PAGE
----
A husband in a poorer family who was handy with tools could make a cradle, but the mother-to-be had to make her own maternity clothes and clothes for the child as well, or borrow them from her extended family or neighbors. There were no disposable diapers, either, and no ready-to-serve infant formula or baby food. This is something no eminent scholar seems to have written about, but the women of Quebec obviously must have coped somehow.

Childbirth almost always took place at home. Québec and Montréal each had a Hôtel-Dieu (hospital) run by nuns, but their purpose was to tend the sick and dying. Modern medical practice did not exist yet. Childbirth tends to be a rather messy process; if mothers gave birth on the marital bed, it must have required a major cleanup afterwards even if the mattress was stuffed with straw.

During childbirth a Quebec woman was generally attended by a “sage femme”, an older woman—usually one who had had numerous children of her own—who acted as midwife for the community and who often baptized the newborn if it seemed weak and likely to die before a priest could perform the rite. Many children died within their first year, and quite a few died the same day they were born; many mothers died not long after giving birth. Many men, therefore, had two, three or even more wives during their lifetimes: even if his children were grown, a widower still needed someone to run his household while he set about taking care of the farm or running the business.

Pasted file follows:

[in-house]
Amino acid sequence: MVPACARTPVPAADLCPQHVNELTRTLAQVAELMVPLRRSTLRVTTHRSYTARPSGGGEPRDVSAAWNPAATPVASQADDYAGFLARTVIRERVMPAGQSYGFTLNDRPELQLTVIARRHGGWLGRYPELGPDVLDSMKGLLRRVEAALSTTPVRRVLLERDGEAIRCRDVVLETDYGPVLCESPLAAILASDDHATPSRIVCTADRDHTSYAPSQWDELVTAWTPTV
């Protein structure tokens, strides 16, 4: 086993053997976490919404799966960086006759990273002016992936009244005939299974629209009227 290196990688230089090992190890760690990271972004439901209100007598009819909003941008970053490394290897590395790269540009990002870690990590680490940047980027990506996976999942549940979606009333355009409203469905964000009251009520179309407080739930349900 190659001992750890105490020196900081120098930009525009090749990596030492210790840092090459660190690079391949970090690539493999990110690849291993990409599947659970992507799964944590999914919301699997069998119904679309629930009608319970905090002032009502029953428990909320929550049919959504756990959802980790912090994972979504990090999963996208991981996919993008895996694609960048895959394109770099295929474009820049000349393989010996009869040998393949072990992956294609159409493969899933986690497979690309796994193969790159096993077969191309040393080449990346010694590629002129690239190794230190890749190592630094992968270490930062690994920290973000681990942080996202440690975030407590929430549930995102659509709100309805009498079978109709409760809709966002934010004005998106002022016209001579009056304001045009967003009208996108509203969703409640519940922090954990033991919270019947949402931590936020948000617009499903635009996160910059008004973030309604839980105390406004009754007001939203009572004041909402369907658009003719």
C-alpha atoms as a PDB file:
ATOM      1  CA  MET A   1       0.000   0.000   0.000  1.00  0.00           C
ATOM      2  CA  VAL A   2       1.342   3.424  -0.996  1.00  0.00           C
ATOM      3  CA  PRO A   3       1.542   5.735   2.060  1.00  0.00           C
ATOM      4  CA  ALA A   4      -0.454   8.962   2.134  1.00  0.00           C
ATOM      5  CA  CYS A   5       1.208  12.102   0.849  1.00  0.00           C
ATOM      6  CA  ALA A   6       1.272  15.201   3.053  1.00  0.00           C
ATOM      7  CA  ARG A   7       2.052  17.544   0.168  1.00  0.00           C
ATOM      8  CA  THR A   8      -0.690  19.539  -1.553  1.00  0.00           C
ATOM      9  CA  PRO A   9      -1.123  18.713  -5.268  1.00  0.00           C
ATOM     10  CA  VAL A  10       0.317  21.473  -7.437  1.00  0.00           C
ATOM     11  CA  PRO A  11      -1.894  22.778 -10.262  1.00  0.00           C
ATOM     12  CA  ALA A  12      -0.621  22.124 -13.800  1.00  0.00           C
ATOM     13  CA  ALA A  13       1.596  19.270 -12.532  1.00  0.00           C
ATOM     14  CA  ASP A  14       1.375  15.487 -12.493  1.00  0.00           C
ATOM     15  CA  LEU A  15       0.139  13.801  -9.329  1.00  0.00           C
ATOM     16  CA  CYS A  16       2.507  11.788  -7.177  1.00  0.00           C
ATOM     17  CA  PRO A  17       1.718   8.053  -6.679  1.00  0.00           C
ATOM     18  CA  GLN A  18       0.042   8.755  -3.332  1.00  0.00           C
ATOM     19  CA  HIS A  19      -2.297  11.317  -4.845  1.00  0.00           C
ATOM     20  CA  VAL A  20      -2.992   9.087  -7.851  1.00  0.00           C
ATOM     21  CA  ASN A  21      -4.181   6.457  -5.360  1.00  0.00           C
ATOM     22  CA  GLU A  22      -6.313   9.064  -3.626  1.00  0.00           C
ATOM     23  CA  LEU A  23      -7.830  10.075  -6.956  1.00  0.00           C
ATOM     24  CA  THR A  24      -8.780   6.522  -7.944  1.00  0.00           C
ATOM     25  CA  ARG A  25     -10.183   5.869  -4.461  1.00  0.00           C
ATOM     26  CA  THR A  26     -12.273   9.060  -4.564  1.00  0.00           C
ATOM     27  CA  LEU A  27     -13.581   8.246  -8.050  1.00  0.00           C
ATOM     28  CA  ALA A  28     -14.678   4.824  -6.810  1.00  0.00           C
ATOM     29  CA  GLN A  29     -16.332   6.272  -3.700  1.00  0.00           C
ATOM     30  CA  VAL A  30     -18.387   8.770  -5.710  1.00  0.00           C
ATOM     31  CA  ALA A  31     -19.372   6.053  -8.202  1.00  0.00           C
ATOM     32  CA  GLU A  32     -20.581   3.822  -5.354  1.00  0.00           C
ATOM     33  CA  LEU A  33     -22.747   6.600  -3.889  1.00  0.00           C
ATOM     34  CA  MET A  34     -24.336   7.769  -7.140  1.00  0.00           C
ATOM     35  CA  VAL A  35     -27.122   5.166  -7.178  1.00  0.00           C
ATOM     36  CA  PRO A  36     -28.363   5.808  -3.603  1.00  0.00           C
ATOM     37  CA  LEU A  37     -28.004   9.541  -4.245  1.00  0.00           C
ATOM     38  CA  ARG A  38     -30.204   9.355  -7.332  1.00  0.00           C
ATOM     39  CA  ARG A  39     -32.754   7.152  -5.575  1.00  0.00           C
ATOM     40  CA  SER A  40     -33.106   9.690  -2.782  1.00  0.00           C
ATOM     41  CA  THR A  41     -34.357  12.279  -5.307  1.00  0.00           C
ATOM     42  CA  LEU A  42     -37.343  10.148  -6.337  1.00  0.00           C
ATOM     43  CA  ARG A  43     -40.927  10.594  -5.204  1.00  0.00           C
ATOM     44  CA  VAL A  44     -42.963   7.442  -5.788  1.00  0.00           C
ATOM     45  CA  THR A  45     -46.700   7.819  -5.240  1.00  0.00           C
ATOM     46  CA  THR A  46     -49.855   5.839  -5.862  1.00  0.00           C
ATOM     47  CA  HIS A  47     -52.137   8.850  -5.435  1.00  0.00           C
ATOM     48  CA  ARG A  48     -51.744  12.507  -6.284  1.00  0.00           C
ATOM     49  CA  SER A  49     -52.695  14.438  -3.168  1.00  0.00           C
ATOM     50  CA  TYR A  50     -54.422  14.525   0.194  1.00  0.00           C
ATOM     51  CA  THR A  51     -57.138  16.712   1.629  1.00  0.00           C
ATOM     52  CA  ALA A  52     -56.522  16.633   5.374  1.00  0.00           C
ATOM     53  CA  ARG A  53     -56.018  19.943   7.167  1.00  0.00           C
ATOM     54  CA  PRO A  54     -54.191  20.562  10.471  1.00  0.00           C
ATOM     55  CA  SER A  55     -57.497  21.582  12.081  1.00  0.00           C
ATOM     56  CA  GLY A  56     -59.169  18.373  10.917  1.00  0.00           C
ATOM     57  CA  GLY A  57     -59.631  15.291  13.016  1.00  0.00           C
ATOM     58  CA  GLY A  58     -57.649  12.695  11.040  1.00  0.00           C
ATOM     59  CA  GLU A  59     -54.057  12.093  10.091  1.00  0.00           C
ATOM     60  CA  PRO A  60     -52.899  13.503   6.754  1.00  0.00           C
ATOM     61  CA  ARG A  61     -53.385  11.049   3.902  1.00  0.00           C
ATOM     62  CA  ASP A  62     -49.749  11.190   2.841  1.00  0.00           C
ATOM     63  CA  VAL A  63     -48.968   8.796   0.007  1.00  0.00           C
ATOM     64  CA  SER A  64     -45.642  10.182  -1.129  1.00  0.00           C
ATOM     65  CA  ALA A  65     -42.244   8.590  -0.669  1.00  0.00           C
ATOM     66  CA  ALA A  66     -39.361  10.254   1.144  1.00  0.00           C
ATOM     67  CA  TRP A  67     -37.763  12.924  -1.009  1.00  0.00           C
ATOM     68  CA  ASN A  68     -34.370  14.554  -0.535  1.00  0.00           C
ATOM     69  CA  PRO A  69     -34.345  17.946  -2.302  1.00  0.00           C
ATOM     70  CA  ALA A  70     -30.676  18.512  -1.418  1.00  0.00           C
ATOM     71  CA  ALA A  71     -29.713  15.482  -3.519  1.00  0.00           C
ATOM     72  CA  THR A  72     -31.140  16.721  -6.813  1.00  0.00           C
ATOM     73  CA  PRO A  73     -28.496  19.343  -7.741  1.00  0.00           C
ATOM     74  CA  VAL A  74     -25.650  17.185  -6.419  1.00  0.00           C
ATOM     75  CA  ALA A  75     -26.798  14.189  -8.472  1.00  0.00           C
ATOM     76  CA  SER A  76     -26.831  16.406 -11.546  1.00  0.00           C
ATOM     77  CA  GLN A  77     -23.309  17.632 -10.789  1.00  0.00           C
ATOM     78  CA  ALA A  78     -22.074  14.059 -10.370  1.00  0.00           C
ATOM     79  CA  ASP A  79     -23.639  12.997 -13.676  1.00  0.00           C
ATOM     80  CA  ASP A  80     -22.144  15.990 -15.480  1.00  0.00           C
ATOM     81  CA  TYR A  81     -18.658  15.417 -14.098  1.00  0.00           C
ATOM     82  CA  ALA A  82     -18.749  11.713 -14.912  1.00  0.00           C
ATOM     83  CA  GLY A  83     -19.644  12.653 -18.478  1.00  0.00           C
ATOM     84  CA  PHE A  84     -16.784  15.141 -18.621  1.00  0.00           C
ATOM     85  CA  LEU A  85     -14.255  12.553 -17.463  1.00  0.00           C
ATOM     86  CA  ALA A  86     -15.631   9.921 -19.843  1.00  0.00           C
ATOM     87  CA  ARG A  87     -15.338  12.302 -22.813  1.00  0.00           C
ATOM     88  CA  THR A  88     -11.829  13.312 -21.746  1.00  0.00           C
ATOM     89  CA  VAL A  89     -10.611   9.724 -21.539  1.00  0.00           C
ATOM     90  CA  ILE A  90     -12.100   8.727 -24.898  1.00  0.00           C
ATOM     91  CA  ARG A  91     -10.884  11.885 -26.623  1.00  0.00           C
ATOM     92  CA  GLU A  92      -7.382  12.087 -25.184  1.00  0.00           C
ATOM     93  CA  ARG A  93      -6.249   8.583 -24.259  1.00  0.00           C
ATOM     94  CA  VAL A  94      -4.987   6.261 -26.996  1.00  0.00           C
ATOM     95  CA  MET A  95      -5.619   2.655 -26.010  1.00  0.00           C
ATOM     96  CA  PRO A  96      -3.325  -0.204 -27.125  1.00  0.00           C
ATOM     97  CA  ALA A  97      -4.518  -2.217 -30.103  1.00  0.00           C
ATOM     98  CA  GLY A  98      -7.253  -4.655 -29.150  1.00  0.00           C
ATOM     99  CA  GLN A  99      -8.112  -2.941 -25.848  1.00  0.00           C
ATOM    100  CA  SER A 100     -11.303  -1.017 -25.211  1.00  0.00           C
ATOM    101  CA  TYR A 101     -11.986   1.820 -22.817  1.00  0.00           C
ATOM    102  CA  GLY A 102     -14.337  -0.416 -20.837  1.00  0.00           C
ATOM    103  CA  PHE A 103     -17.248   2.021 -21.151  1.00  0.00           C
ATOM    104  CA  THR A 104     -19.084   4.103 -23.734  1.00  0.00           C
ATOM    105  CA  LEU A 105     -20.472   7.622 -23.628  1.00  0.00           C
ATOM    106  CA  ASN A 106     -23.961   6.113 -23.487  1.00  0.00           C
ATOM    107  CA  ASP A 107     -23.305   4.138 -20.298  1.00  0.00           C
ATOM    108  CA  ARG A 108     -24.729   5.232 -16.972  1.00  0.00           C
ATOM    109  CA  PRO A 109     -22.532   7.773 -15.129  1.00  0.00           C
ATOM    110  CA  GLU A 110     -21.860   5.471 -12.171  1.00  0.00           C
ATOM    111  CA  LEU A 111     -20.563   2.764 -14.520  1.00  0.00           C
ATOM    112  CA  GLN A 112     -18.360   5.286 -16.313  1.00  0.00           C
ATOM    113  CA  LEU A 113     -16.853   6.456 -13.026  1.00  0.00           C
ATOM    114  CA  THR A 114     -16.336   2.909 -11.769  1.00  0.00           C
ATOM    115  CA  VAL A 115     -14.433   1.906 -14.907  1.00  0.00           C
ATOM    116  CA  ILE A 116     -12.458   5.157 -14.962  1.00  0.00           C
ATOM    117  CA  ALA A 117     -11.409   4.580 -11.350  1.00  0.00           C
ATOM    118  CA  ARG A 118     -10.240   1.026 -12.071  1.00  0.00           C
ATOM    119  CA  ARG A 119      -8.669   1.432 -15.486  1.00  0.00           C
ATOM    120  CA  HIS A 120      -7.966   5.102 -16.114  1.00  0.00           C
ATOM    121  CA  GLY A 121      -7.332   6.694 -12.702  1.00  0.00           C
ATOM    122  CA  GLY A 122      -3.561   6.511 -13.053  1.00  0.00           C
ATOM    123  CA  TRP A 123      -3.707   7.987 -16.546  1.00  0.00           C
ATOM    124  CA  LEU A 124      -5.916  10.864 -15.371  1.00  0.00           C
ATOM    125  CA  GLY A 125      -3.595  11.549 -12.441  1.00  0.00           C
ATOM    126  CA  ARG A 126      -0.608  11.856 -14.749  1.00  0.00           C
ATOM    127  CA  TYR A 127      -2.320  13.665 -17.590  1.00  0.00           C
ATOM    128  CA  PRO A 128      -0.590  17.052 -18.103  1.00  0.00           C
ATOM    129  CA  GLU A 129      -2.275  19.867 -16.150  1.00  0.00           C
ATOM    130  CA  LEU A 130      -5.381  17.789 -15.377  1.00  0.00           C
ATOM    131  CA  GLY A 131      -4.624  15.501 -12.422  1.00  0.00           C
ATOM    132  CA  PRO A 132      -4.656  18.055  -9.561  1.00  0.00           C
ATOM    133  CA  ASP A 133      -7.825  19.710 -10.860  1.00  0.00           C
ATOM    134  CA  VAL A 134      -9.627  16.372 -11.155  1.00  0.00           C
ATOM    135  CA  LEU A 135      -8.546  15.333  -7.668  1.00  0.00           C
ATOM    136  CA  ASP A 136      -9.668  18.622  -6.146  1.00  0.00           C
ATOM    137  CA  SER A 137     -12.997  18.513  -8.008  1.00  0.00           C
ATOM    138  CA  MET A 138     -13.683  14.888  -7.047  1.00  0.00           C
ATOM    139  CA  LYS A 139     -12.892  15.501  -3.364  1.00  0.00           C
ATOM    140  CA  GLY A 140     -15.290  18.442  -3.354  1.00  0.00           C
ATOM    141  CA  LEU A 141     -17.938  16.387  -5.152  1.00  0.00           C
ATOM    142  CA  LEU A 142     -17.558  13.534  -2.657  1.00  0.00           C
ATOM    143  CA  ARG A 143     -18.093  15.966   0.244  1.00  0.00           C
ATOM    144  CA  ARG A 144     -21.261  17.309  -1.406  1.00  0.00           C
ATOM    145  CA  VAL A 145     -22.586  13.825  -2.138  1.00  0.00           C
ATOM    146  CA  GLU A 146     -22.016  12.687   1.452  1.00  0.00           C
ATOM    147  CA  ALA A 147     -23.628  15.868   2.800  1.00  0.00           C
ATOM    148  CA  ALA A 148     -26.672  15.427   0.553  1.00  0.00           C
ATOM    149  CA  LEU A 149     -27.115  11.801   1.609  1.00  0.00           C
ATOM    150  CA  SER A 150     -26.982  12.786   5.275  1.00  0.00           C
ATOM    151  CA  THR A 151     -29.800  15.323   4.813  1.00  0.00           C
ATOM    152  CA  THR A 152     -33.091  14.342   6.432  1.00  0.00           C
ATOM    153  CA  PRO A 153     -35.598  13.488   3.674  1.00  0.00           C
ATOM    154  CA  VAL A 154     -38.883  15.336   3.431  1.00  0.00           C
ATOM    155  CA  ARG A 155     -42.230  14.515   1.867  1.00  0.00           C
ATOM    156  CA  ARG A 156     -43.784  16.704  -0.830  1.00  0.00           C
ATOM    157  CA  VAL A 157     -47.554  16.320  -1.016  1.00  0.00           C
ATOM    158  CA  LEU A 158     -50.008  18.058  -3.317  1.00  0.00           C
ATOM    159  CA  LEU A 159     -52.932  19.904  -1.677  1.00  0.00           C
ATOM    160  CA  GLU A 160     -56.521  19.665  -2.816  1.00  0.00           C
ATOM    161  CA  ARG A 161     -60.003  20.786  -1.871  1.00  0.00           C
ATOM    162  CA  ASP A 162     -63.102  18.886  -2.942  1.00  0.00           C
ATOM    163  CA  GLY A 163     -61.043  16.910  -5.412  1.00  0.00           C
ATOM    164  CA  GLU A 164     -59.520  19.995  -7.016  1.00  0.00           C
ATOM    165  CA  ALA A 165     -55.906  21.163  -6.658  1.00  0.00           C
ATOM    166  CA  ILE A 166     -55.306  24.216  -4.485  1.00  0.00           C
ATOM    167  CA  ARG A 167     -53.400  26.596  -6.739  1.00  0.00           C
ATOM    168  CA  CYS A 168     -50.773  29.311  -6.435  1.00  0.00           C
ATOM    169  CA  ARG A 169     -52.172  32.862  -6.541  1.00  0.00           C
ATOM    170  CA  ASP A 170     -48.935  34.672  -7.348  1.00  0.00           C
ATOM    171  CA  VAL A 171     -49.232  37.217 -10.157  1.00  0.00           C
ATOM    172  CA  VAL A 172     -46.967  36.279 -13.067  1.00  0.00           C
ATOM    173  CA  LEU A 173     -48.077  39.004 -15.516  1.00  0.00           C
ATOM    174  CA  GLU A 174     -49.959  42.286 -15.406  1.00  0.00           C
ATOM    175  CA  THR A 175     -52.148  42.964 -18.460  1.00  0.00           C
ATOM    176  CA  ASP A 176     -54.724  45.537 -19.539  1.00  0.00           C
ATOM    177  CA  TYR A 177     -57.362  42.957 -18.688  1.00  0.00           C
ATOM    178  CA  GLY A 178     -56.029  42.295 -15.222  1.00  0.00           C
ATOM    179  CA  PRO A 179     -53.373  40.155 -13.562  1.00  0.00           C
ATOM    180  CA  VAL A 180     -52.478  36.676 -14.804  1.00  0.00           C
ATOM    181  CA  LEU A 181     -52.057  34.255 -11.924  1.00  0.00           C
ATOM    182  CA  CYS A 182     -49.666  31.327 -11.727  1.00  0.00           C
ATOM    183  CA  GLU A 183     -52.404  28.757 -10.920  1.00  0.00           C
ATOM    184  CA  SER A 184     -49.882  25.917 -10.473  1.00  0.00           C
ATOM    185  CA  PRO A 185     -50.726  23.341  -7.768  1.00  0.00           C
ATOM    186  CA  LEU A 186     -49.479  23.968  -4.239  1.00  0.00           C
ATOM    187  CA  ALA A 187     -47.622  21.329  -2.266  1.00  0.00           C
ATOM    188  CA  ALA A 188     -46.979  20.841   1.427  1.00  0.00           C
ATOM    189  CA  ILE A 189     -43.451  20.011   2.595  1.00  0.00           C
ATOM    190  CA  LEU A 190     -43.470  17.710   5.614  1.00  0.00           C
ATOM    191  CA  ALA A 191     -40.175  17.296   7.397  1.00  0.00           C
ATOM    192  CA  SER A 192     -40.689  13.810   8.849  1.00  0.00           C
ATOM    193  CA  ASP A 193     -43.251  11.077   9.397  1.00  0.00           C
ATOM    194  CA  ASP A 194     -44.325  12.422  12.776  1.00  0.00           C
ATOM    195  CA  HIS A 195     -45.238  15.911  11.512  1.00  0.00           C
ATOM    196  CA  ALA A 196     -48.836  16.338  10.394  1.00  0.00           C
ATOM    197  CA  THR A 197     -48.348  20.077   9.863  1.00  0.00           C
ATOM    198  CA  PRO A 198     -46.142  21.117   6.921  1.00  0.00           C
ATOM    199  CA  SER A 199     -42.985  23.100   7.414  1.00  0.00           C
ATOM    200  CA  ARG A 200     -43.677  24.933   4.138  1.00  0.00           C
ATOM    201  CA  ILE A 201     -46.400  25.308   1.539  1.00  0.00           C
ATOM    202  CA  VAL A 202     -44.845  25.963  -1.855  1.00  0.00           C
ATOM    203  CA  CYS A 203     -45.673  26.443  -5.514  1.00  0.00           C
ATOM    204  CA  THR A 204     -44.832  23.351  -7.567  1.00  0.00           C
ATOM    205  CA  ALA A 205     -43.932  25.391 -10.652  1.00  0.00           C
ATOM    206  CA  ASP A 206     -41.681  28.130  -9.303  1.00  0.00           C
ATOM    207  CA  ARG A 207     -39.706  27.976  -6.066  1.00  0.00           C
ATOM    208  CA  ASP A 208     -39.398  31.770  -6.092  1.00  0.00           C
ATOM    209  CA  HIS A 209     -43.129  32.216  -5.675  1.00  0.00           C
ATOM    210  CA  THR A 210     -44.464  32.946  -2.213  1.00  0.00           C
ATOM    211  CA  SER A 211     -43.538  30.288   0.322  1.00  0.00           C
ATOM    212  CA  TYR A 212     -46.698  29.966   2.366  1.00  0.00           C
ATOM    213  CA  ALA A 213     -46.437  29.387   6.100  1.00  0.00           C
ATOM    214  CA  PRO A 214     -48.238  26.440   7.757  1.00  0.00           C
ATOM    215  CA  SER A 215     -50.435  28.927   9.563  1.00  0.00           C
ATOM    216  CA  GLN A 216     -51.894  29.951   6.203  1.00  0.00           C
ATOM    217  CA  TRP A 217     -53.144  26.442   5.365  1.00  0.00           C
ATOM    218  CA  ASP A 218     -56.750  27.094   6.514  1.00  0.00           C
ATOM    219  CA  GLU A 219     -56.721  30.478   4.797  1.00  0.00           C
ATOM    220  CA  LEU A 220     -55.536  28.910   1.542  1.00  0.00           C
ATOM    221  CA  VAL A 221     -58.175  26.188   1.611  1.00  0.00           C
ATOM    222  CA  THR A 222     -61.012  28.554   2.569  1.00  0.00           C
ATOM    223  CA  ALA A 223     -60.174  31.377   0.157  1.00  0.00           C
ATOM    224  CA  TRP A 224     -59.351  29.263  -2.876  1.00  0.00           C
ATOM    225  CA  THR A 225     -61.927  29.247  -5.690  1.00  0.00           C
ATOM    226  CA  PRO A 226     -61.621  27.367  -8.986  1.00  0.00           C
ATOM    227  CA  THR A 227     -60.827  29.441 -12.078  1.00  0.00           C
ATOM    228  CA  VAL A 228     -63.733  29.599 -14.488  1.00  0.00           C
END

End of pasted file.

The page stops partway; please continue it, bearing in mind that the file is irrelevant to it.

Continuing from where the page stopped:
A first-time mother in old Quebec could get coaching in child care by her female neighbors, who were often relatives or in-laws. Since, as I mentioned earlier, there was no infant formula available to purchase, a baby had to be nursed by its mother. If a new mother died but the child survived, a relative or neighbor who was nursing a child of her own might nurse both babies (you may have noticed that human females come equipped to nurse two infants). Or a woman who had recently lost a nursing child could take over to insure the survival of the motherless youngster.